Lipid phosphates are potent mediators of cell signaling and control processes including development, cell migration and division, blood vessel formation, wound repair, and tumor progression. Lipid phosphate phosphatases (LPPs) regulate the dephosphorylation of lipid phosphates, thus modulating their signals and producing new bioactive compounds both at the cell surface and in intracellular compartments. Knock-down of endogenous LPP2 in fibroblasts delays cyclin A accumulation and entry into S-phase of the cell cycle. Conversely, overexpression of LPP2, but not a catalytically inactive mutant, causes premature S-phase entry, accompanied by premature cyclin A accumulation. At high passage, many LPP2 overexpressing cells arrest in G(2)/M and the rate of proliferation declines severely. This is accompanied by changes in proteins and lipids characteristic of senescence. Additionally, arrested LPP2 cells contain decreased lysophosphatidate concentrations and increased ceramide. These effects of LPP2 activity were not reproduced by overexpression or knock-down of LPP1 or LPP3. This work identifies a novel and specific role for LPP2 activity and bioactive lipids in regulating cell cycle progression (Morris, 2006).
Search PubMed for articles about Drosophila Lazaro
Alderton, F., et al. (2001). G-protein-coupled receptor stimulation of the p42/p44 mitogen-activated protein kinase pathway is attenuated by lipid phosphate phosphatases 1, 1a, and 2 in human embryonic kidney 293 cells. J. Biol. Chem. 276(16): 13452-60. 11278307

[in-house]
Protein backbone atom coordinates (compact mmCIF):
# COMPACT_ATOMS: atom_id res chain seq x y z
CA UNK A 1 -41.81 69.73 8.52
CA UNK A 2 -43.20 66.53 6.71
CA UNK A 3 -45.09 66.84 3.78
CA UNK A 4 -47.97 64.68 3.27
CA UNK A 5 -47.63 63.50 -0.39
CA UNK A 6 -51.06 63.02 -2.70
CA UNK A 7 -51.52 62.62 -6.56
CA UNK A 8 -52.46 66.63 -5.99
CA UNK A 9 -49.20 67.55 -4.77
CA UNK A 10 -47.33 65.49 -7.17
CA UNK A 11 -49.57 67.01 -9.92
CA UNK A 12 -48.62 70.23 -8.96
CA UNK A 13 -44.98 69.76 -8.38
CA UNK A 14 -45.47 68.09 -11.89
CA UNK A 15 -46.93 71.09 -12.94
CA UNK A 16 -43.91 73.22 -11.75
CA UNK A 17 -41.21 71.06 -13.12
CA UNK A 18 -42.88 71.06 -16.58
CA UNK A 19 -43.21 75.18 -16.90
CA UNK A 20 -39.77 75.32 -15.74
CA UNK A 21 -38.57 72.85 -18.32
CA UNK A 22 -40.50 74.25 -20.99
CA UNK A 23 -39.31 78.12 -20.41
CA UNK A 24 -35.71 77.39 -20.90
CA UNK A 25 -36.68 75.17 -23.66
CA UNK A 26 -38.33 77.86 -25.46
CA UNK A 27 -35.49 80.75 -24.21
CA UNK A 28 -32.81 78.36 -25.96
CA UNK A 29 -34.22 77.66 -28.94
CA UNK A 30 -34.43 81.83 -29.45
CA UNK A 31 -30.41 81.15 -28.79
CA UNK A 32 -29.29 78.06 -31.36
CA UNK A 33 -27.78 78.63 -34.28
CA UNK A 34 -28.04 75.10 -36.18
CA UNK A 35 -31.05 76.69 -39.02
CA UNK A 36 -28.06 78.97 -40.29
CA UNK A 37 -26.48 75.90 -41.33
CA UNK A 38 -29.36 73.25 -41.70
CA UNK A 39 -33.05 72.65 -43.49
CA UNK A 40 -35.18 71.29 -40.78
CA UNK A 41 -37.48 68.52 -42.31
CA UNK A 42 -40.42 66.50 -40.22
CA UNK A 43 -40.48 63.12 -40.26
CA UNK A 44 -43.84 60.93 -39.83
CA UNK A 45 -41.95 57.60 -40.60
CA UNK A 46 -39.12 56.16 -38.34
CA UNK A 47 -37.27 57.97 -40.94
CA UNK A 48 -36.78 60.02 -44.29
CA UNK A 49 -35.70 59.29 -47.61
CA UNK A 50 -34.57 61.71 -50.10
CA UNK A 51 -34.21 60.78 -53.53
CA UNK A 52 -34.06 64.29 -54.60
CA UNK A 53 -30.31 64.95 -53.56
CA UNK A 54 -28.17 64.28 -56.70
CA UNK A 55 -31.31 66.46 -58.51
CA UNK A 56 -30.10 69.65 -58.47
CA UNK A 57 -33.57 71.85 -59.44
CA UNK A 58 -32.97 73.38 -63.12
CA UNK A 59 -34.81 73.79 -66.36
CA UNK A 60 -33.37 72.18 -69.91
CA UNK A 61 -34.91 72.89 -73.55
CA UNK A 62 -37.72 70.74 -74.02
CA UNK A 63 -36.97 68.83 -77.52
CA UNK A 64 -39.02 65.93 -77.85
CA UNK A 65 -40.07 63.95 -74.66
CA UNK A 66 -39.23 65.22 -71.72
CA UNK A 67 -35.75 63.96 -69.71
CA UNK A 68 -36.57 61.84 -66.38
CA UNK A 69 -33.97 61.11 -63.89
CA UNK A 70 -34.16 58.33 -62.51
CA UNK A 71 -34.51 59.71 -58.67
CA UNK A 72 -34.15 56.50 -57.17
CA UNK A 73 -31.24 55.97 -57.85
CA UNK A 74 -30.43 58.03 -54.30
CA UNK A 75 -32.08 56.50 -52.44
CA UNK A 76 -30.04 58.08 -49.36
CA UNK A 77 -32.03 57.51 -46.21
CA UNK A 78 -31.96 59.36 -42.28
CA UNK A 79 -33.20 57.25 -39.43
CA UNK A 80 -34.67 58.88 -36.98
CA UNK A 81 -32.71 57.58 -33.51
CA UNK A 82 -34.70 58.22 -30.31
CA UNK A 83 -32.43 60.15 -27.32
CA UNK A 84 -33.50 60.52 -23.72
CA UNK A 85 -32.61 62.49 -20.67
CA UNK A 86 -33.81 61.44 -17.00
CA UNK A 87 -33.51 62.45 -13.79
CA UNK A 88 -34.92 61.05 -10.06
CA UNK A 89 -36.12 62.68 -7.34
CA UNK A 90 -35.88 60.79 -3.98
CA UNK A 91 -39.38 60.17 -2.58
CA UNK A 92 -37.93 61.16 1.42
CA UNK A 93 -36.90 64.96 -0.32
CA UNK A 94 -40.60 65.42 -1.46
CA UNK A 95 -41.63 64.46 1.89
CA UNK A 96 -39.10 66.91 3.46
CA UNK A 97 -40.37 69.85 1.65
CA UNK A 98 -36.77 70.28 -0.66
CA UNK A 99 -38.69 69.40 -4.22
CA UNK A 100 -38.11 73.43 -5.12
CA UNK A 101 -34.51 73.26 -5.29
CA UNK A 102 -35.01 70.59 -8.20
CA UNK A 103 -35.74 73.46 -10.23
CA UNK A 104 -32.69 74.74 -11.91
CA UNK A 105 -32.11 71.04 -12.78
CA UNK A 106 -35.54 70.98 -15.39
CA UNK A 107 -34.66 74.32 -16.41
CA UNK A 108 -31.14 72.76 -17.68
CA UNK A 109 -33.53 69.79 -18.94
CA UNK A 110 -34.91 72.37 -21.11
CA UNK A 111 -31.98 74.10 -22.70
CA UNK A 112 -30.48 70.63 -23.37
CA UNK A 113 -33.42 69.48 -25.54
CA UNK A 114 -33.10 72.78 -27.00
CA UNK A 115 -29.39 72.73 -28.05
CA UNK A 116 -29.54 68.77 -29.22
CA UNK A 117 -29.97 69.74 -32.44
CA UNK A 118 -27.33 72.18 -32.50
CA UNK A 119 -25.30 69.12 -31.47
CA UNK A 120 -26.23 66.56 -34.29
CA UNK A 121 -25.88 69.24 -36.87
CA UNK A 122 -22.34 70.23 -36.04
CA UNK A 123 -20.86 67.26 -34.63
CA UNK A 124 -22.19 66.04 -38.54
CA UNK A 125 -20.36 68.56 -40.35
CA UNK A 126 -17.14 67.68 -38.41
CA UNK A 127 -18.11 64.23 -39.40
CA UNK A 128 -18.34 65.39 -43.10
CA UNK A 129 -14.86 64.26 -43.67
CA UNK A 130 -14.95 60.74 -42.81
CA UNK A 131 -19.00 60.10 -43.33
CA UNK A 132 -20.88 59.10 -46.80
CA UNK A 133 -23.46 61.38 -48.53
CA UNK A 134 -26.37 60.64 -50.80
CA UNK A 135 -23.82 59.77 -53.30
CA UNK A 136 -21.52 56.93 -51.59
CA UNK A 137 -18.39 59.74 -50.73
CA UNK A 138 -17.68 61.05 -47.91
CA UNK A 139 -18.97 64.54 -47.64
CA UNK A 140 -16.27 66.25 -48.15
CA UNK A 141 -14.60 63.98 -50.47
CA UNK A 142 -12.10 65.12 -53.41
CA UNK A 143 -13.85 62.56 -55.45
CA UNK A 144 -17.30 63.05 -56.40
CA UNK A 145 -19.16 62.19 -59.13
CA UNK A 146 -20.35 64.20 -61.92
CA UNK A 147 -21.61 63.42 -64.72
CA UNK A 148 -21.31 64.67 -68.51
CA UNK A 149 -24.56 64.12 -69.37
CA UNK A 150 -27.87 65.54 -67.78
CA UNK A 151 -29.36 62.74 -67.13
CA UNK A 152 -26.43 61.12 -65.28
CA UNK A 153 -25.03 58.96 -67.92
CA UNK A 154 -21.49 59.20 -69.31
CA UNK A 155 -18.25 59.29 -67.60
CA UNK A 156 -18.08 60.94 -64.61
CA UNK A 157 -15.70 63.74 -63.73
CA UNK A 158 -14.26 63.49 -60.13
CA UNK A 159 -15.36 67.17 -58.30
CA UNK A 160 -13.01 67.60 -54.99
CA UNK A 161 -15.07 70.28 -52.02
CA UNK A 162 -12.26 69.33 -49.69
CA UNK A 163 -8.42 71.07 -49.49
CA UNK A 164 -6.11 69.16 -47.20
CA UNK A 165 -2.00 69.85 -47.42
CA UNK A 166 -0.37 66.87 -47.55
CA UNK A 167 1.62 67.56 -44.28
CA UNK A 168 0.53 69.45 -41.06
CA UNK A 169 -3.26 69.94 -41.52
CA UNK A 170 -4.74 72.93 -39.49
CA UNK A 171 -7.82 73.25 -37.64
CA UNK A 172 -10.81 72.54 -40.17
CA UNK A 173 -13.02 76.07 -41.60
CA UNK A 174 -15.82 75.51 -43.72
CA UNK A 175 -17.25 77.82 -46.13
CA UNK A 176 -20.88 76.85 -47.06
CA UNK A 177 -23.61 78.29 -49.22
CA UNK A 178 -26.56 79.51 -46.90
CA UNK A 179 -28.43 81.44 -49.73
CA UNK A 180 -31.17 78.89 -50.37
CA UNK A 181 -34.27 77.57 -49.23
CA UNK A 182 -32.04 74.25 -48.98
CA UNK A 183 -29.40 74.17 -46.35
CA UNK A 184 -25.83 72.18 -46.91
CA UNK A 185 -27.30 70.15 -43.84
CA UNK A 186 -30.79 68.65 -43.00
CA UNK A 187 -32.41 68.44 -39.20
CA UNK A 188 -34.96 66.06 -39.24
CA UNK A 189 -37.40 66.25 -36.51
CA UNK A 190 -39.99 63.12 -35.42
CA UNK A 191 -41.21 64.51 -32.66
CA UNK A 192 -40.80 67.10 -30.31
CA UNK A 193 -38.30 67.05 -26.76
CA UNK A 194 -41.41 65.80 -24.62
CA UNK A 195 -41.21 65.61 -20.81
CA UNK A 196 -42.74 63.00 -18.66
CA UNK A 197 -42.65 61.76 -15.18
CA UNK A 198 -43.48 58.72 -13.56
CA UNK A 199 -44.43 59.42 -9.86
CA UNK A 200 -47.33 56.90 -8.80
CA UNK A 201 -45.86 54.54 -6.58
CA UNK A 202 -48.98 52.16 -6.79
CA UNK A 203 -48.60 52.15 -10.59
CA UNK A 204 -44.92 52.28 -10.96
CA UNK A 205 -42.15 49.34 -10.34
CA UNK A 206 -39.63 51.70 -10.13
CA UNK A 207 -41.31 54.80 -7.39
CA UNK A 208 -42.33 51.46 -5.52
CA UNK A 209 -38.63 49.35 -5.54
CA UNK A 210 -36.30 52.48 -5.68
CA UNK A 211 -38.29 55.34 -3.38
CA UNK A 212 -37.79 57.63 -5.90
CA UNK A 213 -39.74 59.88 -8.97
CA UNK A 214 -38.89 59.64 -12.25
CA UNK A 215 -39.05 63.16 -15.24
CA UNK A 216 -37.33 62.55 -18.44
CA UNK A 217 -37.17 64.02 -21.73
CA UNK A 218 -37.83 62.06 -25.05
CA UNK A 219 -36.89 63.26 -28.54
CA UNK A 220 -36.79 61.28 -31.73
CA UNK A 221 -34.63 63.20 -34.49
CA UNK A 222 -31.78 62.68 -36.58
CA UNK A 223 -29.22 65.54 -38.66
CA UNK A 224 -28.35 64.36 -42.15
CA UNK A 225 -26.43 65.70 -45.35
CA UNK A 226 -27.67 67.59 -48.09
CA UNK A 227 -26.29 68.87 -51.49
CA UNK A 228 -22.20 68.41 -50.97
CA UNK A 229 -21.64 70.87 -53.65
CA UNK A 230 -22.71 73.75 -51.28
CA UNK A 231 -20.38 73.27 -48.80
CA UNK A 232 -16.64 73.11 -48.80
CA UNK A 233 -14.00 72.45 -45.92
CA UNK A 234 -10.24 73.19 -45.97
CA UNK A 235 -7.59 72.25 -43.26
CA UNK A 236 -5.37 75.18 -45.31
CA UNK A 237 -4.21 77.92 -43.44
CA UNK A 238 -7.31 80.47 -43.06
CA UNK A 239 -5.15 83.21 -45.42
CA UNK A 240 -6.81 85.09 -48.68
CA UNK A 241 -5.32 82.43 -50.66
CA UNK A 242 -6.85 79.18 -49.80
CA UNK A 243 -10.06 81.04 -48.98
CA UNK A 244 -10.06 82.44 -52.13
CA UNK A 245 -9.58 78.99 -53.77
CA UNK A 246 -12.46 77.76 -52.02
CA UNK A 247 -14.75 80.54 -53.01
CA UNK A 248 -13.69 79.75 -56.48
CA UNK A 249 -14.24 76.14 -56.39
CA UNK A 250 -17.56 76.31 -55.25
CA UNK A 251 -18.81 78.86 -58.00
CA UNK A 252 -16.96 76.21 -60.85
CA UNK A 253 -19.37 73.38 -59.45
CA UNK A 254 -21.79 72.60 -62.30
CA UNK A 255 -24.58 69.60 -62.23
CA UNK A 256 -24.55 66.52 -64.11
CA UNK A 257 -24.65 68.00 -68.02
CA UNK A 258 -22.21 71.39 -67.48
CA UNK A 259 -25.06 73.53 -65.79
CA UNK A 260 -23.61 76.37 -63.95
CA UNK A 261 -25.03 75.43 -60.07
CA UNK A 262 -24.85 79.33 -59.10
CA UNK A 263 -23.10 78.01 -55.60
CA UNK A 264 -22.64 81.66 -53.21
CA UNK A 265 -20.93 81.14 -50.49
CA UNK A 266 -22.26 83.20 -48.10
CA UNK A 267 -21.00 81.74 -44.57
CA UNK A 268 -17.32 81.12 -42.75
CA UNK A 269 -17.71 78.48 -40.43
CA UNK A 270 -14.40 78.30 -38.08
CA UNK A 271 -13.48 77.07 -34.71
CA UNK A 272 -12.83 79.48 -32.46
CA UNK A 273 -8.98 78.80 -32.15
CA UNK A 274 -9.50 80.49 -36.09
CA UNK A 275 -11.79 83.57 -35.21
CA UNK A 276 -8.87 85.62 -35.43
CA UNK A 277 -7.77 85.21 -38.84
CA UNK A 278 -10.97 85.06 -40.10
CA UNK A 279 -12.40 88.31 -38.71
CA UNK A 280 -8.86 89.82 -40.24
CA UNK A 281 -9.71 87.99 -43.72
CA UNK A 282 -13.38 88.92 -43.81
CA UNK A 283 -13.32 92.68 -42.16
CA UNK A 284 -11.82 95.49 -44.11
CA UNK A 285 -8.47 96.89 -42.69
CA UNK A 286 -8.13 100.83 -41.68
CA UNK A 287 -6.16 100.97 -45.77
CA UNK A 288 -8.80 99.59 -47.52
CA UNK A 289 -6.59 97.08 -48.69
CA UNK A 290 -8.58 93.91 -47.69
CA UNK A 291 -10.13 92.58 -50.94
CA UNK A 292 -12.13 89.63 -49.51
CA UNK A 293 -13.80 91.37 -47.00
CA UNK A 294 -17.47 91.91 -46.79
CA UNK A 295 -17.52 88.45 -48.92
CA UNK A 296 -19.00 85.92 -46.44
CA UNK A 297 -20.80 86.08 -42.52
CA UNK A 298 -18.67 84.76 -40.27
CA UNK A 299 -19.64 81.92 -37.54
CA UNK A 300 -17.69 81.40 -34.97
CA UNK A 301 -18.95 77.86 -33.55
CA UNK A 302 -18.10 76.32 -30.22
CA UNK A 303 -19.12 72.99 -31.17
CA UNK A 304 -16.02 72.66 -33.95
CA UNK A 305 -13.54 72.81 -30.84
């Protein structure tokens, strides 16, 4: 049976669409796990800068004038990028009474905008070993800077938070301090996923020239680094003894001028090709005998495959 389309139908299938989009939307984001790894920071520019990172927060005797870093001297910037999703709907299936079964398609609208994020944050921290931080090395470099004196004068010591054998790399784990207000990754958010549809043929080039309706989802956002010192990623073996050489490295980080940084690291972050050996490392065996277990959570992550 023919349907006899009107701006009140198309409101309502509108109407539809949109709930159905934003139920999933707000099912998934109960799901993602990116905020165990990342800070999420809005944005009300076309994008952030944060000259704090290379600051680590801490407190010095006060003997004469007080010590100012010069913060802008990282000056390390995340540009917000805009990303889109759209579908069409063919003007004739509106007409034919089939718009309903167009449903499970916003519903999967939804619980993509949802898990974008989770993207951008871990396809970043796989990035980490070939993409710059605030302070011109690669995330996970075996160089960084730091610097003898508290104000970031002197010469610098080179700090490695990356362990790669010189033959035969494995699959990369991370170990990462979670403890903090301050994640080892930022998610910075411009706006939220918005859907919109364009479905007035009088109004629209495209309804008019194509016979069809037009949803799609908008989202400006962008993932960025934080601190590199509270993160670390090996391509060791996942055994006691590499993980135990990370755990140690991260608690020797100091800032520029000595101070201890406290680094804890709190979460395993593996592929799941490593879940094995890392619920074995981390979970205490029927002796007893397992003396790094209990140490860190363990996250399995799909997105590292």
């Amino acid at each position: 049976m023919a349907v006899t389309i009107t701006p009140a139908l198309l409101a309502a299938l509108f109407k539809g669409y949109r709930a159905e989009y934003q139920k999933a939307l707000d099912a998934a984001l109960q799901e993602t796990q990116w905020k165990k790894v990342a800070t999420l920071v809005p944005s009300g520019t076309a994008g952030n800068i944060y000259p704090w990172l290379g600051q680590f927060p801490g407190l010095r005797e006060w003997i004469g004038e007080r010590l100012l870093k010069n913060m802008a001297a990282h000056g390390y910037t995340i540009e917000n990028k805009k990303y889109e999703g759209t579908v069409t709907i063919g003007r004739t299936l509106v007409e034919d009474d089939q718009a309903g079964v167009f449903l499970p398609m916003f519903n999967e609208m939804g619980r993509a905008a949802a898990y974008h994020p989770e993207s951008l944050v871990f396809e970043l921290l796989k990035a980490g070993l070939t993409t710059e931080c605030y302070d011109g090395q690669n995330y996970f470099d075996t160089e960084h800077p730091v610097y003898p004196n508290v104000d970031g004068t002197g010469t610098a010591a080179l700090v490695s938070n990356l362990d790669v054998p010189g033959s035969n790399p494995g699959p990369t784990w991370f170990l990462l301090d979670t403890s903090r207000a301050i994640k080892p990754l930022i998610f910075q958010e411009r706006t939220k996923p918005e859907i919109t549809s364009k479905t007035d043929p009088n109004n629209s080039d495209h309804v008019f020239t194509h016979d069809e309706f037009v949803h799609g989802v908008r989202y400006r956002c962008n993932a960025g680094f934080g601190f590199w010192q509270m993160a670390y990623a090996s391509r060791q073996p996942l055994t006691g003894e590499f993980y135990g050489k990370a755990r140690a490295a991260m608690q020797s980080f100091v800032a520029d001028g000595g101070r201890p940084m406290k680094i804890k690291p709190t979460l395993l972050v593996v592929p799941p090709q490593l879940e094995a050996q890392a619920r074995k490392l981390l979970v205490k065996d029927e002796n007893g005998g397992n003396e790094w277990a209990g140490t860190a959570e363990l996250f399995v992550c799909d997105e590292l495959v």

Brindley, D. N. and Waggoner, D. W. (1998). Mammalian lipid phosphate phosphohydrolases. J. Biol. Chem. 273(38): 24281-4. 9733709
Burnett, C. and Howard, K. (2003). Fly and mammalian lipid phosphate phosphatase isoforms differ in activity both in vitro and in vivo. EMBO Rep. 4(8): 793-9. 12856002
Burnett, C., Makridou, P., Hewlett, L. and Howard, K. (2004). Lipid phosphate phosphatases dimerise, but this interaction is not required for in vivo activity. BMC Biochem. 5:2. 14725715
Chyb, S., Raghu, P. and Hardie, R. C. (1999). Polyunsaturated fatty acids activate the Drosophila light-sensitive channels TRP and TRPL. Nature 397(6716): 255-9. 9930700
Estacion, M., Sinkins, W. G. and Schilling, W. P. (2001). Regulation of Drosophila transient receptor potential-like (TrpL) channels by phospholipase C-dependent mechanisms. J. Physiol. 530(Pt 1): 1-19. 11136854